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  • MairePoppyMairePoppy Connecticut mod
    Moderator Ninth Anniversary 5000 Comments 500 Love Its
    edited February 2015

    I agree with you, @Maggie0829. It's presumptuous for the Bride and Groom to mention their wedding registries on any correspondence. Some of my family members consider it gift grabby to have a wedding registry, at all. They believe the gift recipient should graciously accept whatever gifts are chosen for them.

    As an aside: Don't even get me started on baby gift registries. All babies need the same things: undershirts, diapers, nightgowns, receiving blankets and a home safety kit. The finer things should be supplied by responsible parents and indulgent grandparents.

     

                       
    ohannabellefwtx5815
  • So then why isn't it a standard thing for an invite, as a guest you are expect to bring a gift.  That's why this is so silly. Its not like I am printing it on the invite itself, its just an insert. 
      Except for a shower, you are not expected to bring a gift (though many people do anyway). The premis of your argument is wrong. The point of a shower is gifts, the point of a wedding is to get married. Hence, why they are inapproprite in a wedding invitation.
    "There is always some madness in love. But there is also always some reason in madness." -Friedrich Nietzsche, "On Reading and Writing"
  • jkingley2015jkingley2015 member
    10 Comments 5 Love Its First Anniversary
    edited February 2015
    Eh, this all just seems so arbitrary, I'm sorry I even asked. Didn't realize I would be attacked on here so much. This website has probably some of the most rude people I've ever encountered. I'm done. 
  • Jen4948Jen4948 Houston member
    10000 Comments Sixth Anniversary 500 Love Its 25 Answers

    Eh, this all just seems so arbitrary, I'm sorry I even asked. Didn't realize I would be attacked on here so much. This website has probably some of the most rude people I've ever encountered. I'm done. 

    No one was "rude" to you or attacked you. You asked if it would be okay to put your registry information in your wedding invitations and we told you that this is against etiquette. You asked why and we told you why. This is an etiquette board, so you're not going to be told how to violate etiquette.

    The rules of good manners don't stop applying just because you're getting married or think "everyone wants to know where you're registered." If people really want to know, then they'll ask you or they'll browse the Web.
  • Eh, this all just seems so arbitrary, I'm sorry I even asked. Didn't realize I would be attacked on here so much. This website has probably some of the most rude people I've ever encountered. I'm done.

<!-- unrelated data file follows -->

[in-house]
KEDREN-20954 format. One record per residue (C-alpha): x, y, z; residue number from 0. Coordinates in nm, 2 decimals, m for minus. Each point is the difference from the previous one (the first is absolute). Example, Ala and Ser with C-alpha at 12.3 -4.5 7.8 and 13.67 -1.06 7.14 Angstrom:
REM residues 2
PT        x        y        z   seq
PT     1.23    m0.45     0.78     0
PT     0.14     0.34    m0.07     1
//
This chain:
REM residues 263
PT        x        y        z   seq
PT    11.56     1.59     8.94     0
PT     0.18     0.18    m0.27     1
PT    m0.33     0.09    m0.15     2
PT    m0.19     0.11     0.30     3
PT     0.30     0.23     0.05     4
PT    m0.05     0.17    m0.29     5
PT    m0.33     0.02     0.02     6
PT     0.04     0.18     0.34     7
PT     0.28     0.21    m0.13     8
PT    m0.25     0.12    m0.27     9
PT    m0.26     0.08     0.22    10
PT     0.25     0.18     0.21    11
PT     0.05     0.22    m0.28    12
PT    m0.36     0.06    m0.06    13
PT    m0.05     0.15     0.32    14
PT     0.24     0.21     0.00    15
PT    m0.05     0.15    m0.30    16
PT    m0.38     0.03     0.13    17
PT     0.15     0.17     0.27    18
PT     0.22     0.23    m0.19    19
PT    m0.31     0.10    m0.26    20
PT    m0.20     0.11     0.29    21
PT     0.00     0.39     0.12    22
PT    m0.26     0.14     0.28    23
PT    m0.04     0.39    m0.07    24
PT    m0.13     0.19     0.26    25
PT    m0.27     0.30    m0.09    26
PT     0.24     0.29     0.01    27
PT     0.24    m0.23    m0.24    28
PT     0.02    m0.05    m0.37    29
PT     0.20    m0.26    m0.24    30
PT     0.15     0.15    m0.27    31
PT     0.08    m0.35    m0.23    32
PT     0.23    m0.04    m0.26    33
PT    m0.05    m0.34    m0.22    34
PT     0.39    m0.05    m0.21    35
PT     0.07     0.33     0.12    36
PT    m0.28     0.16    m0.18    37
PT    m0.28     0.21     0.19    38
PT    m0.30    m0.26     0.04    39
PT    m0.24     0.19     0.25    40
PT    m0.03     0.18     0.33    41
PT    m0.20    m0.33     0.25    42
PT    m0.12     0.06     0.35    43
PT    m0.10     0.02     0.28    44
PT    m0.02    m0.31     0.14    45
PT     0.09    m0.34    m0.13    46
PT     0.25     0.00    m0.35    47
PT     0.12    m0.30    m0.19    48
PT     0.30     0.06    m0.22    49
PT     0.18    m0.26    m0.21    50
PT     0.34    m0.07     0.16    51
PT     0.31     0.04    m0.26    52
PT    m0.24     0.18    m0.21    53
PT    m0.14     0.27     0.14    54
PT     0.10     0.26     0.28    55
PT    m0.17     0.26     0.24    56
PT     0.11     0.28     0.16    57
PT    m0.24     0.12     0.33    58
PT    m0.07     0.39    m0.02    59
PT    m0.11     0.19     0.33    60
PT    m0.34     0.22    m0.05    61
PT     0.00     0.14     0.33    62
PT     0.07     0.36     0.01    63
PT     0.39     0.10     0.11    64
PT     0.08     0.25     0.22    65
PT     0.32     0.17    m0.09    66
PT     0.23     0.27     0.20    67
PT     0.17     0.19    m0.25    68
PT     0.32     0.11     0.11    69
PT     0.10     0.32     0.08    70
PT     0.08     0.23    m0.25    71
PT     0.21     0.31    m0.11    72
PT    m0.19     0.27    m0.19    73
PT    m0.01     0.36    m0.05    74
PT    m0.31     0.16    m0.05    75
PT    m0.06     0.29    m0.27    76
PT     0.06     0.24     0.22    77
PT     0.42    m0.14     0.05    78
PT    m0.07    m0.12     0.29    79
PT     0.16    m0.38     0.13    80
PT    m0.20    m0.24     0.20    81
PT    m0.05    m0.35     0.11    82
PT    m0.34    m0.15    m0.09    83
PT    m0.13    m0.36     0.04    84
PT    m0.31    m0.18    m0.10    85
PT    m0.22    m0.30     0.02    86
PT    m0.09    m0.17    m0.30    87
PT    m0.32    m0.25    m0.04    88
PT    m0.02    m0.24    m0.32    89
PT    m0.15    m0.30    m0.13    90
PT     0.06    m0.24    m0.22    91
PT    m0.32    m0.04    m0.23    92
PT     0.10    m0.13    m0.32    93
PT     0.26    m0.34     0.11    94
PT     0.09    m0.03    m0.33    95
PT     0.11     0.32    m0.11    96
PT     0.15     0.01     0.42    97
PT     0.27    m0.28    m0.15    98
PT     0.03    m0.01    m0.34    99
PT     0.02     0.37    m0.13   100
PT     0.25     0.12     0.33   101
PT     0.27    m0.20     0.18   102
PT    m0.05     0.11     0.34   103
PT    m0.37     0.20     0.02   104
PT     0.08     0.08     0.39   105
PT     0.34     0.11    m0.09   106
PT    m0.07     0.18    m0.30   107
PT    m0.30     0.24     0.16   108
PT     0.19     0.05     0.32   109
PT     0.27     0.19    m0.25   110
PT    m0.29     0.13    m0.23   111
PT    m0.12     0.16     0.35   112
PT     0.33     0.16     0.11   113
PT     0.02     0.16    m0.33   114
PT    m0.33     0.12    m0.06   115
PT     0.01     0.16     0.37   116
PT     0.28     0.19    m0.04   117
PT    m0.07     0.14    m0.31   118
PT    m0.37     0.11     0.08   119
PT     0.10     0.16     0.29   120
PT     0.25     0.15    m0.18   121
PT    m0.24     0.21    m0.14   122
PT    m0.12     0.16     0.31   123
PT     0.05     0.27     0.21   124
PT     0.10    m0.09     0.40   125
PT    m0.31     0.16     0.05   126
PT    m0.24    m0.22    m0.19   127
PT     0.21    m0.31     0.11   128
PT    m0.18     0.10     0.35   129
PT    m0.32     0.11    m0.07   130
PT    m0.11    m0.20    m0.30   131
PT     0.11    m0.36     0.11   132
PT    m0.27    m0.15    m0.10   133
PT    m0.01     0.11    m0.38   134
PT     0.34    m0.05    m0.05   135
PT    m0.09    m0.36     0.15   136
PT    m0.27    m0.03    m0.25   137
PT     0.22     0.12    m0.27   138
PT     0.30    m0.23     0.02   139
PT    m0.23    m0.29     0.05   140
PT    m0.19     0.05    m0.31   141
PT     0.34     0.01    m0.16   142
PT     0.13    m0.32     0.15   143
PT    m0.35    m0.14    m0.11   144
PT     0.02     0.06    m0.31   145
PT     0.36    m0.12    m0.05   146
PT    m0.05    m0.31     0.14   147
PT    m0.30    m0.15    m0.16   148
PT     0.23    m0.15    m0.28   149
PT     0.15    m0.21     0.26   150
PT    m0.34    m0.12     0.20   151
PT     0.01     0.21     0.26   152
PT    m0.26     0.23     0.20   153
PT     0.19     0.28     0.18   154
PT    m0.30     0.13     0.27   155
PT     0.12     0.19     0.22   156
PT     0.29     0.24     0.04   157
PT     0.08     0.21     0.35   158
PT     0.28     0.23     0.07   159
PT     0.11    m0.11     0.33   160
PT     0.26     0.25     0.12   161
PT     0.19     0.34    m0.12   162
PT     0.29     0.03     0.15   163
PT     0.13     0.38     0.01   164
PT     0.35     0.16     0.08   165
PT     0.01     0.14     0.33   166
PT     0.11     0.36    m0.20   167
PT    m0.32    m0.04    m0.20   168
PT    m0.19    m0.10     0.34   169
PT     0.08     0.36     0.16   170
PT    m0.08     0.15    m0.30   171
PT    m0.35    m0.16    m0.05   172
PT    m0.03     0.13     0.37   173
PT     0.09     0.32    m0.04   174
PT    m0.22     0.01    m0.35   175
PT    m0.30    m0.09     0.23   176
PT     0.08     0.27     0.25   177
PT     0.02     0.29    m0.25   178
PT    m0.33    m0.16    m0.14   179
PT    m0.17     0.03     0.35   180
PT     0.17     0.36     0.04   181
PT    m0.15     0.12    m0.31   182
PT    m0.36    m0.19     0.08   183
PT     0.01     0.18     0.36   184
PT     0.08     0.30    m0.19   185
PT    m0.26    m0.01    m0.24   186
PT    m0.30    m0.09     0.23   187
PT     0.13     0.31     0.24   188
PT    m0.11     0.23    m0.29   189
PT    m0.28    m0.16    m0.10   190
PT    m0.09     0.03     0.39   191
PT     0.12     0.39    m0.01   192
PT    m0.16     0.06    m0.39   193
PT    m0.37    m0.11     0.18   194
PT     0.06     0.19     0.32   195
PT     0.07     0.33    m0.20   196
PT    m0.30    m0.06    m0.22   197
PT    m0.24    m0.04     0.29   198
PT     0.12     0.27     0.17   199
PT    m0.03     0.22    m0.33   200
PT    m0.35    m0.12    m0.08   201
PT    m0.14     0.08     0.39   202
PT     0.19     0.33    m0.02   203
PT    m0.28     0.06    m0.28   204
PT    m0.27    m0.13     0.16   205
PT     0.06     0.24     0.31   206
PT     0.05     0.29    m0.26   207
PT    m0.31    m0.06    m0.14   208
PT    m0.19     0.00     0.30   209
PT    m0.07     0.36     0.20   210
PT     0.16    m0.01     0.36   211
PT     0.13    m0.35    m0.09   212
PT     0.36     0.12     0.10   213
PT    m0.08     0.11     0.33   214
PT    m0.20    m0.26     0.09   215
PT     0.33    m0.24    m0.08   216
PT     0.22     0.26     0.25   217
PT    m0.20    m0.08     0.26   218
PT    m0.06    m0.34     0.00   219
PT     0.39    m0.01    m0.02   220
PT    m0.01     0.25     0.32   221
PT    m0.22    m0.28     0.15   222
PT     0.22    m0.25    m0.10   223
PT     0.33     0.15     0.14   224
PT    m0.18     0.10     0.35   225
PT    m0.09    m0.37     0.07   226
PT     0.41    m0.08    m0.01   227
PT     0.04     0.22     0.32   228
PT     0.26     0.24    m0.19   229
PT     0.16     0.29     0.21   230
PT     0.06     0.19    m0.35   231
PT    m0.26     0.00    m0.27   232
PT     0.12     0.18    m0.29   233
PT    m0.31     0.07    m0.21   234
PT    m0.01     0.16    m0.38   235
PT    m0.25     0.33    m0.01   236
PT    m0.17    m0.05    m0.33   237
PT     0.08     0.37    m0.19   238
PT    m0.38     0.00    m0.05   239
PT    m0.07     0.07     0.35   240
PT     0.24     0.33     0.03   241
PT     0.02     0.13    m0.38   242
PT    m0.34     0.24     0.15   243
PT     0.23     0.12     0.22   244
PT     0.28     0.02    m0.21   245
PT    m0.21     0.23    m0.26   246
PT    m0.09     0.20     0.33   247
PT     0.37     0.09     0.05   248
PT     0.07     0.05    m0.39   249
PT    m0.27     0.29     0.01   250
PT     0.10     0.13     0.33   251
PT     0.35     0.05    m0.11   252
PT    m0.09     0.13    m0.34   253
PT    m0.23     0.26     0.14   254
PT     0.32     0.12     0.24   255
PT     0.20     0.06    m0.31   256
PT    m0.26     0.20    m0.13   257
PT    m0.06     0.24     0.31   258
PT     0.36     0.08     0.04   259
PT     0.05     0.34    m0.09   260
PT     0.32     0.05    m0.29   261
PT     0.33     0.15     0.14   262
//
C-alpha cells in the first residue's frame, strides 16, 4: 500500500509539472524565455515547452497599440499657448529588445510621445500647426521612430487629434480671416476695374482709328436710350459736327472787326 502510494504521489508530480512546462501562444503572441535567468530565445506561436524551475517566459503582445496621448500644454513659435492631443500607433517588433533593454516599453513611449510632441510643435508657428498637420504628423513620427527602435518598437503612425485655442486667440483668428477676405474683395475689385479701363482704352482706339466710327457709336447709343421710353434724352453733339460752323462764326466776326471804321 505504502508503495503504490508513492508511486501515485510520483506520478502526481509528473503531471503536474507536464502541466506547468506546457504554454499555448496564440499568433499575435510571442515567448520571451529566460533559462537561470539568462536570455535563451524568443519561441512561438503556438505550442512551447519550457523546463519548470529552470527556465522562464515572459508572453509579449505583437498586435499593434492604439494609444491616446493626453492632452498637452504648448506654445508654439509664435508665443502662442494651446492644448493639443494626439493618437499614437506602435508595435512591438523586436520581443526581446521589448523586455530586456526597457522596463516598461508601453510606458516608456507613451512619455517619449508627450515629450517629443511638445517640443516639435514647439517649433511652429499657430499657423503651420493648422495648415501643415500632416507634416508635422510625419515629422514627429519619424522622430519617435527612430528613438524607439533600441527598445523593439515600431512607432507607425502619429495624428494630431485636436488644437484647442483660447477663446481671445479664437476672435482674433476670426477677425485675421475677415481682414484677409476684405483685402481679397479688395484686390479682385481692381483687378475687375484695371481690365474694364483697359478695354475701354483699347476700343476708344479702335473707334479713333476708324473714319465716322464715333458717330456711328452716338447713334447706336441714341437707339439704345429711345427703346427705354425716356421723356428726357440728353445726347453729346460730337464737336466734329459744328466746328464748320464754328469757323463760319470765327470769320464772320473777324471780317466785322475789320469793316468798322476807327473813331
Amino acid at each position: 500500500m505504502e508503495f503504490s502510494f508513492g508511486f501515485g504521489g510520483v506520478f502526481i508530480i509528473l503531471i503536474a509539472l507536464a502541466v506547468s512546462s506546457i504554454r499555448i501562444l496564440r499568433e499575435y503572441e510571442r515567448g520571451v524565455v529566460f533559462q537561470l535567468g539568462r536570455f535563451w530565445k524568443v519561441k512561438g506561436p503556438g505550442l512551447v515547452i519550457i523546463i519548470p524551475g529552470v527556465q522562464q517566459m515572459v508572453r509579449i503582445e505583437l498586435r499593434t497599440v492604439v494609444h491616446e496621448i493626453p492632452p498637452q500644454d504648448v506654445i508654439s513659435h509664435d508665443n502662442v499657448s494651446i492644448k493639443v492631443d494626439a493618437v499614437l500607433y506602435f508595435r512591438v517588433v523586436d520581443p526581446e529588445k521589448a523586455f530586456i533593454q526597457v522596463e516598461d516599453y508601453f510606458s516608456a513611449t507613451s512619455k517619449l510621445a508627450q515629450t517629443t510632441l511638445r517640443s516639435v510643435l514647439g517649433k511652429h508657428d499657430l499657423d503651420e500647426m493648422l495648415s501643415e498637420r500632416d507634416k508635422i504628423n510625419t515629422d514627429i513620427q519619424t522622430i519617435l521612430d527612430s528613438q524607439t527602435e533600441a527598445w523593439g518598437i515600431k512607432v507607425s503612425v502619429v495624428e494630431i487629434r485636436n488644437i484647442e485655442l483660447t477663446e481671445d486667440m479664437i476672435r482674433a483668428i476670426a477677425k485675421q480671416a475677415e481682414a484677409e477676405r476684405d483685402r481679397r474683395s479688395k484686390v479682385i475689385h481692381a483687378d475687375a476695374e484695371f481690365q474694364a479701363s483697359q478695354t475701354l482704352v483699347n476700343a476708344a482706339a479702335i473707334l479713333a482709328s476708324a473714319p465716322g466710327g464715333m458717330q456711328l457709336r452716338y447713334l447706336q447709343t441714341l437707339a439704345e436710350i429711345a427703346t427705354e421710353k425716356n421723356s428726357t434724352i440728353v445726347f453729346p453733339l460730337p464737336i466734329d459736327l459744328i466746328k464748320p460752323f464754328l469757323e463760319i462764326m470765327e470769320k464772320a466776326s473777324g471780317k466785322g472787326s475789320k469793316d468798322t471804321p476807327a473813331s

Do you think we make up these rules?  They are well established etiquette, and if you bothered to read a standard book of etiquette rules, you wouldn't have even asked the question.  It is not a matter of personal opinion.  Do you think traffic laws are "arbitrary", too?
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  • dcbride86dcbride86 Washington, DC member
    500 Love Its 500 Comments Second Anniversary First Answer
    Eh, this all just seems so arbitrary, I'm sorry I even asked. Didn't realize I would be attacked on here so much. This website has probably some of the most rude people I've ever encountered. I'm done. 


    Nobody was attacking you.  I defended your tone before, but now it just seems like you wanted us to say "you're right - it's totally polite to include registry information on your invitations!" - but it isn't.  Gifts are never expected, and to include registry information in the invitation conveys the opposite message. 

    Also, if we are some of the rudest people you have ever encountered - you have led a very charmed life.  You must be very lucky to never experience anyone being rude to you, if you consider people explaining an etiquette rule to be rude.

  • Eh, this all just seems so arbitrary, I'm sorry I even asked. Didn't realize I would be attacked on here so much. This website has probably some of the most rude people I've ever encountered. I'm done. 
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    You asked questions (good questions) and people gave you answers (good answers). You don't like those answers, so therefore people are "attacking" you? How dramatic is that!? Welcome to adulthood, the ride might be bumpy for you...
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    ohannabellefwtx5815haleyk620esstee33